Already In Debt For Over A Billion, Williamson County Officials Propose New Voting Equipment Purchase, Voter Integrity Advocates Say There Is Better Alternative (Update 1/31/23)

***Update 1/31/23 – Some of our numbers were a bit off. Article has been updated to reflect corrected numbers.***

Image Credit: Matt Blaze / CC

The Tennessee Conservative [By Kelly M. Jackson] –

 In 2017, experts insisted that due to foreign bad actors influencing the 2016 election, that the only way to ensure the protection of “democracy” was to make a full return to hand marked paper ballots. 

Then, the November 2020 election occurred, and all the voices that advocated for a rescue of democracy itself, have since determined that while voting machines are inherently vulnerable in ways that paper ballots are not, it doesn’t warrant the removal of those machines entirely in favor of a whole new system. 

Election Integrity groups that advocate for exactly that, believe they have the data that supports the need for the change. 

 In Williamson County, election officials are considering a purchase of the voter tabulating machines that have thus far been leased from their owners, Electronic Systems & Software. 

The lease Williamson County Election Commission agreed to, was due to the failure of the previous machines they had been employing from Dominion Voting Systems. 

The cost of this lease for the replacement machines was $600,000. This arrangement was made at the behest of The Tennessee State Department, who insisted that Williamson County could not continue to use Dominion machines. 

The current proposal is a purchase of the machines that have thus far been leased to Williamson County. The total amount that has been spent thus far is about 2.2 million dollars, which includes Williamson County’s 2019 purchase of the Dominion machines ($1.5M) plus the 2022 rental cost of $591,595 and the extra $214,000 that the Williamson County Board of Commissioners gave the WCEC in August 2022 for more machines and some election reimbursement costs.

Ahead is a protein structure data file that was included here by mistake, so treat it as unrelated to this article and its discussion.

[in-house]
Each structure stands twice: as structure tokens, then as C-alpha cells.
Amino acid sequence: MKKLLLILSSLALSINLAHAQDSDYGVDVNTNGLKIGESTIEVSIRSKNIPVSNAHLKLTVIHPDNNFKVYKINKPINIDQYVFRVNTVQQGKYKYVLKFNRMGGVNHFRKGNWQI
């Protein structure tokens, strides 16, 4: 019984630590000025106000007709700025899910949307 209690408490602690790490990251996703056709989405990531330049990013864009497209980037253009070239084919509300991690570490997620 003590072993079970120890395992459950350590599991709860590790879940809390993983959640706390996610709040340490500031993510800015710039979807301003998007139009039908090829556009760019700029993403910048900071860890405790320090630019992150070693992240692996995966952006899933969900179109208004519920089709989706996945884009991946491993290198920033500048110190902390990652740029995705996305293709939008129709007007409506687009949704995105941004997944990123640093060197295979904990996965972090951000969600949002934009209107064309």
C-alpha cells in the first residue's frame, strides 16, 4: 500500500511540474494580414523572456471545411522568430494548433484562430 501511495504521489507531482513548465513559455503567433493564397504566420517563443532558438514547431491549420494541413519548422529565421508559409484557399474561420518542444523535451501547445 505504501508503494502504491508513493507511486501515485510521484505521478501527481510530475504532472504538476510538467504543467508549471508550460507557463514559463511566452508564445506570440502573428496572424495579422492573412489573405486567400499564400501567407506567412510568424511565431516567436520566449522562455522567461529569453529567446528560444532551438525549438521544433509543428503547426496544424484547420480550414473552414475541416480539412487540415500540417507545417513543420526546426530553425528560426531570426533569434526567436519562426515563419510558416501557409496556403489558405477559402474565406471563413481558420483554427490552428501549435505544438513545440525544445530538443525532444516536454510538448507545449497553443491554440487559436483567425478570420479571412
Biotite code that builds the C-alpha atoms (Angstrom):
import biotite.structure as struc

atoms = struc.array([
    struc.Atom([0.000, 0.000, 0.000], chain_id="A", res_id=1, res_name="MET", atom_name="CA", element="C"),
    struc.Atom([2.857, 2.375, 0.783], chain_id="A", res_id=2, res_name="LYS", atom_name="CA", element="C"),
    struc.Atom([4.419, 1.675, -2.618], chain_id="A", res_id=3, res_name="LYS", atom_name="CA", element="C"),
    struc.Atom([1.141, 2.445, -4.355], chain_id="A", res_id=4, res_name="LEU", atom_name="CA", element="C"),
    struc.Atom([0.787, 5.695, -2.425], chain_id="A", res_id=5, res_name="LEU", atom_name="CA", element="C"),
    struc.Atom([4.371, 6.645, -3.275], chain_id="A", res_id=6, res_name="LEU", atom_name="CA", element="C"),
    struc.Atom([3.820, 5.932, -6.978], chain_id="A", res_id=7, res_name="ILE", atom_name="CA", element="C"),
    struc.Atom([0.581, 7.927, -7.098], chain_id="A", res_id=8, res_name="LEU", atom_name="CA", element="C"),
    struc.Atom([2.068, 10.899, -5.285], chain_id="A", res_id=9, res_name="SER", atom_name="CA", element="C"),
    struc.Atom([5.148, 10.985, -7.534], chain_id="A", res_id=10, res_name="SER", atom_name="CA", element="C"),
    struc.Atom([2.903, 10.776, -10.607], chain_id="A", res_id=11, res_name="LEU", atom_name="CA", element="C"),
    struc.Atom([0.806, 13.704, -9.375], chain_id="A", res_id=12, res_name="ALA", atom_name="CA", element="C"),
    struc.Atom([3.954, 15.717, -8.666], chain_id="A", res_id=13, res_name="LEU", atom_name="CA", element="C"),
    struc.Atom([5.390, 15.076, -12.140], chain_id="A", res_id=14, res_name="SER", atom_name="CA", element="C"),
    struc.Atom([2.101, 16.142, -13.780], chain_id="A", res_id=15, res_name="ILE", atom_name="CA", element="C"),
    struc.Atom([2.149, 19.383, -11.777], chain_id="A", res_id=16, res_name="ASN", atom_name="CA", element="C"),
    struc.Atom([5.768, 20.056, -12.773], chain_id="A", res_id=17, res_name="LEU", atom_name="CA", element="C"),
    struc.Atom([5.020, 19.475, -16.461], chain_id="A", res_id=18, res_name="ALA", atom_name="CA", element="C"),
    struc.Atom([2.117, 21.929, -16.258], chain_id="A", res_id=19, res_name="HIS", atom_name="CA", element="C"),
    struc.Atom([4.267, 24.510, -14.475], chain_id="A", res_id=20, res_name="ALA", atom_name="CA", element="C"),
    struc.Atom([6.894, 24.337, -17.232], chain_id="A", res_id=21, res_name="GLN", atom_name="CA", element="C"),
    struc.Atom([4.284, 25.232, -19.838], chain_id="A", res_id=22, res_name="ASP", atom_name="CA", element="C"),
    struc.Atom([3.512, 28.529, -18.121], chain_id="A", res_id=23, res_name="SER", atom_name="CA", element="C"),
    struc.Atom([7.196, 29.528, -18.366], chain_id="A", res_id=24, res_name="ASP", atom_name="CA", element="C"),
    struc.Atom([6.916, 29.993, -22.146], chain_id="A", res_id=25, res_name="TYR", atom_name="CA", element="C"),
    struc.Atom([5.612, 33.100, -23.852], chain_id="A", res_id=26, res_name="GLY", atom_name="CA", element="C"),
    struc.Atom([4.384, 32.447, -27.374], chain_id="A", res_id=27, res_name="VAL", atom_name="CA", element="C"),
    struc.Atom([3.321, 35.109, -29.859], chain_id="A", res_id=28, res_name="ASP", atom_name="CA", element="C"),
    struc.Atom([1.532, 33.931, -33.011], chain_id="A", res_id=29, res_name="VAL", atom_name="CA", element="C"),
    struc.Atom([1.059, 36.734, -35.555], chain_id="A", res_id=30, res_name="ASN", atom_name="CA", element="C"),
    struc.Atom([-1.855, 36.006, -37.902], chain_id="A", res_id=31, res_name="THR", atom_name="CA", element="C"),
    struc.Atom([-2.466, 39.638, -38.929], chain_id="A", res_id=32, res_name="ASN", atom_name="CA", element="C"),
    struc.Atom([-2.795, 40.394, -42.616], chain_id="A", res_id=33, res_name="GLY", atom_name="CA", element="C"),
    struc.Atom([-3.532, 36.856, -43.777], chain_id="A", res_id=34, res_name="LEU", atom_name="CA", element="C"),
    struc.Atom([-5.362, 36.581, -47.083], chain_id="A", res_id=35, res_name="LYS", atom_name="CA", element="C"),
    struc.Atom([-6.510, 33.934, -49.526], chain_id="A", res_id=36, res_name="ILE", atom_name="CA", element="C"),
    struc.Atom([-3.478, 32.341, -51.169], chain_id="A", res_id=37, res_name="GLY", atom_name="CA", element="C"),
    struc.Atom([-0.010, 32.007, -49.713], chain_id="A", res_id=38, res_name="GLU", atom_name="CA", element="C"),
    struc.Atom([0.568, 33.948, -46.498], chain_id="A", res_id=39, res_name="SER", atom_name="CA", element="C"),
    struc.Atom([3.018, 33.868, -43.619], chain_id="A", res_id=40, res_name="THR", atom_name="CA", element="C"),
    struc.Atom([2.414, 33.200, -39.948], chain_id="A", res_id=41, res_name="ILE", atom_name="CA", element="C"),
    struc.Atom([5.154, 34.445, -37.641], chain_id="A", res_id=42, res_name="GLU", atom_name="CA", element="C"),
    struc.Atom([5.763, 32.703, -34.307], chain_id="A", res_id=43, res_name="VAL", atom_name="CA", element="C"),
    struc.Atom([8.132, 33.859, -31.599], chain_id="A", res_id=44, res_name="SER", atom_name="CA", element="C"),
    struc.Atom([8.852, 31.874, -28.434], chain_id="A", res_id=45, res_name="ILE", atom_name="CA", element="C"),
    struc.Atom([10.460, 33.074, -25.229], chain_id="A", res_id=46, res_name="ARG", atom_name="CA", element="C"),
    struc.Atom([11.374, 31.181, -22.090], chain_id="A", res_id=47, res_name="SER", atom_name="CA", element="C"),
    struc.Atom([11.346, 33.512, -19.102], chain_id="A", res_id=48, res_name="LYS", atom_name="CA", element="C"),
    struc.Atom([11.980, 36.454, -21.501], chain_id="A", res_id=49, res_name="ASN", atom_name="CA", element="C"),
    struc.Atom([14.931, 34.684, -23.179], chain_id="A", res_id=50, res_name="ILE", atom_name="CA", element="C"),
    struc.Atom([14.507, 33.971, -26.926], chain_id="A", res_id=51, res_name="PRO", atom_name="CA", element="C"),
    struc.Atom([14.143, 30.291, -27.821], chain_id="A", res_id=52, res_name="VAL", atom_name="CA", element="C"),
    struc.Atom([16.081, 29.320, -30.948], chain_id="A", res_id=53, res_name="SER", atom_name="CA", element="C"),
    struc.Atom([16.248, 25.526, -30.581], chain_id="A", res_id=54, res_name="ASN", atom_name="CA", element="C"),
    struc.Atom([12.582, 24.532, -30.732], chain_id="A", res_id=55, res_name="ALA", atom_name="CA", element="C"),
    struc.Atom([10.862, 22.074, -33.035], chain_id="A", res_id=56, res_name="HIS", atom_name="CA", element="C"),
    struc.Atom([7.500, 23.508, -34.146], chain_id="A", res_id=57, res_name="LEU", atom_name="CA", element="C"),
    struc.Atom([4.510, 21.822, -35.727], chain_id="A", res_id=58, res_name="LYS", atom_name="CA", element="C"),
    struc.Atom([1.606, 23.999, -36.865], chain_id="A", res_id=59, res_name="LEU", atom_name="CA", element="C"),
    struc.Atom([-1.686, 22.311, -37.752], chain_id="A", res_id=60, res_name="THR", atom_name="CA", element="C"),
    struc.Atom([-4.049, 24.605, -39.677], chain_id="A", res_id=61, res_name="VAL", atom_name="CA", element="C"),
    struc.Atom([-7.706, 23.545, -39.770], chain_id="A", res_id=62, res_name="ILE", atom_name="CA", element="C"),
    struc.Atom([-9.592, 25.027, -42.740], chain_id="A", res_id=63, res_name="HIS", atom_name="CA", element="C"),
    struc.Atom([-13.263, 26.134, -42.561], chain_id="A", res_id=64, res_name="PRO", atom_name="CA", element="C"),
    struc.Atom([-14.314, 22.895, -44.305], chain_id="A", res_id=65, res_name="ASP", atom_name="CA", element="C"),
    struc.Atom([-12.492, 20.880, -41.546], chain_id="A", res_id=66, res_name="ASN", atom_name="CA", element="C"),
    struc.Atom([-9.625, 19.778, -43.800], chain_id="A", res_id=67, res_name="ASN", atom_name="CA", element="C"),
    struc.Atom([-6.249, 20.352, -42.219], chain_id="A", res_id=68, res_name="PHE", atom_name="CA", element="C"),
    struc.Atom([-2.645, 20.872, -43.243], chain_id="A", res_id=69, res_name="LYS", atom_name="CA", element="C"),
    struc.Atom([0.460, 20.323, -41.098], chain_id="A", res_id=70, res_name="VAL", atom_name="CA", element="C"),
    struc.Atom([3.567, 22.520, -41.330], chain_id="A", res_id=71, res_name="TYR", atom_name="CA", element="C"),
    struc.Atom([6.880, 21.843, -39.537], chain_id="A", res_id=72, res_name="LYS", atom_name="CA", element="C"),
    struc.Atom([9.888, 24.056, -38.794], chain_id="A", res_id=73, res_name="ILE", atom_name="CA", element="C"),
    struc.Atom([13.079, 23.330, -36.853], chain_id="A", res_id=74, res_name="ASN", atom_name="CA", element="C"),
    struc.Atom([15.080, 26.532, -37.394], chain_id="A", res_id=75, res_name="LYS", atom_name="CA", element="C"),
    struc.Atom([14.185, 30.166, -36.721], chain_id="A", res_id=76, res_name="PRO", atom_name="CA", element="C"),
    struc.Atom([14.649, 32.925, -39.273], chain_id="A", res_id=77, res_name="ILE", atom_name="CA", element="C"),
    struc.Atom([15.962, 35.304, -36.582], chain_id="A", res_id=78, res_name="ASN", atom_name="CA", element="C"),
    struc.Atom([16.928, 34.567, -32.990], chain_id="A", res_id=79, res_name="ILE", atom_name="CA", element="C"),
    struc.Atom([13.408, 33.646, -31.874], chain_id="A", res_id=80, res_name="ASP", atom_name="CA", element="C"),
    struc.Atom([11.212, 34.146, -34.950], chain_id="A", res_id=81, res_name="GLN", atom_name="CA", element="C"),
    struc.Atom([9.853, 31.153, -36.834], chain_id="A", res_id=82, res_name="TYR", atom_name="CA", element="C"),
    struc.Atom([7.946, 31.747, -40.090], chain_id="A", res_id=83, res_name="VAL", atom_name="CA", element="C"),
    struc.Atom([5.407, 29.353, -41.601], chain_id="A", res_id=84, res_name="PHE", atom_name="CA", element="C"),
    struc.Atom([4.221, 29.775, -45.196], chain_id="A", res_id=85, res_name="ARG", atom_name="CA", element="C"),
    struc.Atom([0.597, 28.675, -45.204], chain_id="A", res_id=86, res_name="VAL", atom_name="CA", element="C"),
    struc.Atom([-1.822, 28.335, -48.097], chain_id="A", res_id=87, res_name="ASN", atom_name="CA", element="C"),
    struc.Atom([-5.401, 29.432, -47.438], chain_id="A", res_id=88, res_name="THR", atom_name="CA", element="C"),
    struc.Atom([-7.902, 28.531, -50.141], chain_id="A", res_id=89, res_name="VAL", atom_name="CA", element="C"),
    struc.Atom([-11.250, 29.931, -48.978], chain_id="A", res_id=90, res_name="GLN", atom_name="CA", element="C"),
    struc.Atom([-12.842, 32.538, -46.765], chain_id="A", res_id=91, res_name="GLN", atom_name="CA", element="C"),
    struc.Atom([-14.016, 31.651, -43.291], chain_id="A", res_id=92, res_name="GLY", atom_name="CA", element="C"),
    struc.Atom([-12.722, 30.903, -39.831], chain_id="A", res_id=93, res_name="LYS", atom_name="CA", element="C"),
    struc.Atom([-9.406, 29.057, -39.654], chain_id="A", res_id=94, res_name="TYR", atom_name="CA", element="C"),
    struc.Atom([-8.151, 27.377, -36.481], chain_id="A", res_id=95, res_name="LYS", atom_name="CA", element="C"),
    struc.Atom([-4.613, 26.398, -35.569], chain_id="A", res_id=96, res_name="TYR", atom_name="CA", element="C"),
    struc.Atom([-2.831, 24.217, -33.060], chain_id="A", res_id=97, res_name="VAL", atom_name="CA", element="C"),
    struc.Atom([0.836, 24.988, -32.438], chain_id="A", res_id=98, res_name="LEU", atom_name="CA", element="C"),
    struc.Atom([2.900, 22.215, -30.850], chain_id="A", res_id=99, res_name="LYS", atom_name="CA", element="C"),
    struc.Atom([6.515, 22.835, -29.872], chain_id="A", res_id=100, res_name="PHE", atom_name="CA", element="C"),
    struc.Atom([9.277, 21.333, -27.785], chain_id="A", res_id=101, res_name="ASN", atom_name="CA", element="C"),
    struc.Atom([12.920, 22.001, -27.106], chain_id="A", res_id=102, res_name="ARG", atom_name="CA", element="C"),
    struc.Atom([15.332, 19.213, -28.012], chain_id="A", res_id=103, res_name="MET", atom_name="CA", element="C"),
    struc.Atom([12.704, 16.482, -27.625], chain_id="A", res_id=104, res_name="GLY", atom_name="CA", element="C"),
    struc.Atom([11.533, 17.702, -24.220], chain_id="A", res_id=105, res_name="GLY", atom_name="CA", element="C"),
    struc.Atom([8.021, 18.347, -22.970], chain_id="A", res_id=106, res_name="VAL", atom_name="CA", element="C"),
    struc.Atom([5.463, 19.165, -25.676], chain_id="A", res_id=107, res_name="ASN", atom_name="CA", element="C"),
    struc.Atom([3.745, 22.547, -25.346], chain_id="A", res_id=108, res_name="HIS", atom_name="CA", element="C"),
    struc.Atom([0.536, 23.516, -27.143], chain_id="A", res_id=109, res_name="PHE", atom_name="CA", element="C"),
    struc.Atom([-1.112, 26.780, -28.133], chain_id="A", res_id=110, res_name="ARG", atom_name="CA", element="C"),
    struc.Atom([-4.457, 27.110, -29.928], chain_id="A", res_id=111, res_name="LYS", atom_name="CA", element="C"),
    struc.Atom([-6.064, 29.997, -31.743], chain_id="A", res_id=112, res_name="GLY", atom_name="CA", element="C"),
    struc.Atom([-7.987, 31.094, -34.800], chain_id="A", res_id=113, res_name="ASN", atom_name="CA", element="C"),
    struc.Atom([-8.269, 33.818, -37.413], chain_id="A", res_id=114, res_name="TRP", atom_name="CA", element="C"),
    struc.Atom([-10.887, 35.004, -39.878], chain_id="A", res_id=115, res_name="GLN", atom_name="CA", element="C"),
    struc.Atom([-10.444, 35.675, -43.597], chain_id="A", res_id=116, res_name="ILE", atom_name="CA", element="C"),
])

Which is no small issue when the county is already in debt to the tune of $1.074 billion dollars.

The Tennessee Conservative reached out to Williamson County Commissioner Mary Smith (R-District 5- Arrington/Nolensville) and asked what she thought about the prospect of the purchase, and she had this to say: “We need to focus on simplifying the process, securing our votes and saving taxpayers money.”  

The grassroots voter integrity group, Tennessee Election Integrity, has the cost per vote breakdown for elections where there are machines factored into the process vs no machines, election workers only.  These estimates were based on the numbers of voters who voted in all 3 elections in Williamson County in 2022.  

Their breakdown, which can be found when you click the hyperlink above, indicates that there is an average savings per vote, for all 3 elections of $3.59. This may not seem like a huge savings on its face, but do the math. 143,659 people voted in all 3 elections in 2022. At $3.59 average savings per voter, that would be a total savings of $515,735.81, respectively. 

 And with the county over one billion dollars in debt, it seems a savings, any savings, would be the most prudent path forward.

The resistance to the change from the Williamson County Election Commission is based in their concern that the vote count will take too much time without the tabulators, and the issues raised by voter integrity advocates, are not supported to the degree that an entirely new system eliminating the tabulators from the equation would be warranted. 

In 2017, there was an argument made that vote tabulating machines were vulnerable to errors and interference that could cause the outcome of an election to be called into question.  In 2023, the same argument is being made again, but with more data to reinforce the premises that hand marked ballots would be safer and as it turns out, less expensive for taxpayers. 

A decision will need to be made as the next election looms on the horizon in 2024, along with a new law that goes into effect in January of that year, that will require all voting machines in use to be equipped with a voter verified paper trail audit. 

About the Author: Kelly Jackson is a recent escapee from corporate America, and a California refugee to Tennessee. Christ follower, Wife and Mom of three amazing teenagers. She has a BA in Comm from Point Loma Nazarene University, and has a background in law enforcement and human resources. Since the summer of 2020, she has spent any and all free time in the trenches with local grassroots orgs, including Mom’s for Liberty Williamson County and Tennessee Stands as a core member.  Outspoken advocate for parents rights, medical freedom, and individual liberty.

One thought on “Already In Debt For Over A Billion, Williamson County Officials Propose New Voting Equipment Purchase, Voter Integrity Advocates Say There Is Better Alternative (Update 1/31/23)

  • February 1, 2023 at 9:56 am

    Delete error(manipulated)ridden machines
    HAND ballots.
    More poll locations=less ballots per location=accuracy=greatly reduced fraud=counts publicly released per location. Not by district. Not by county.
    Why is this so difficult to understand?


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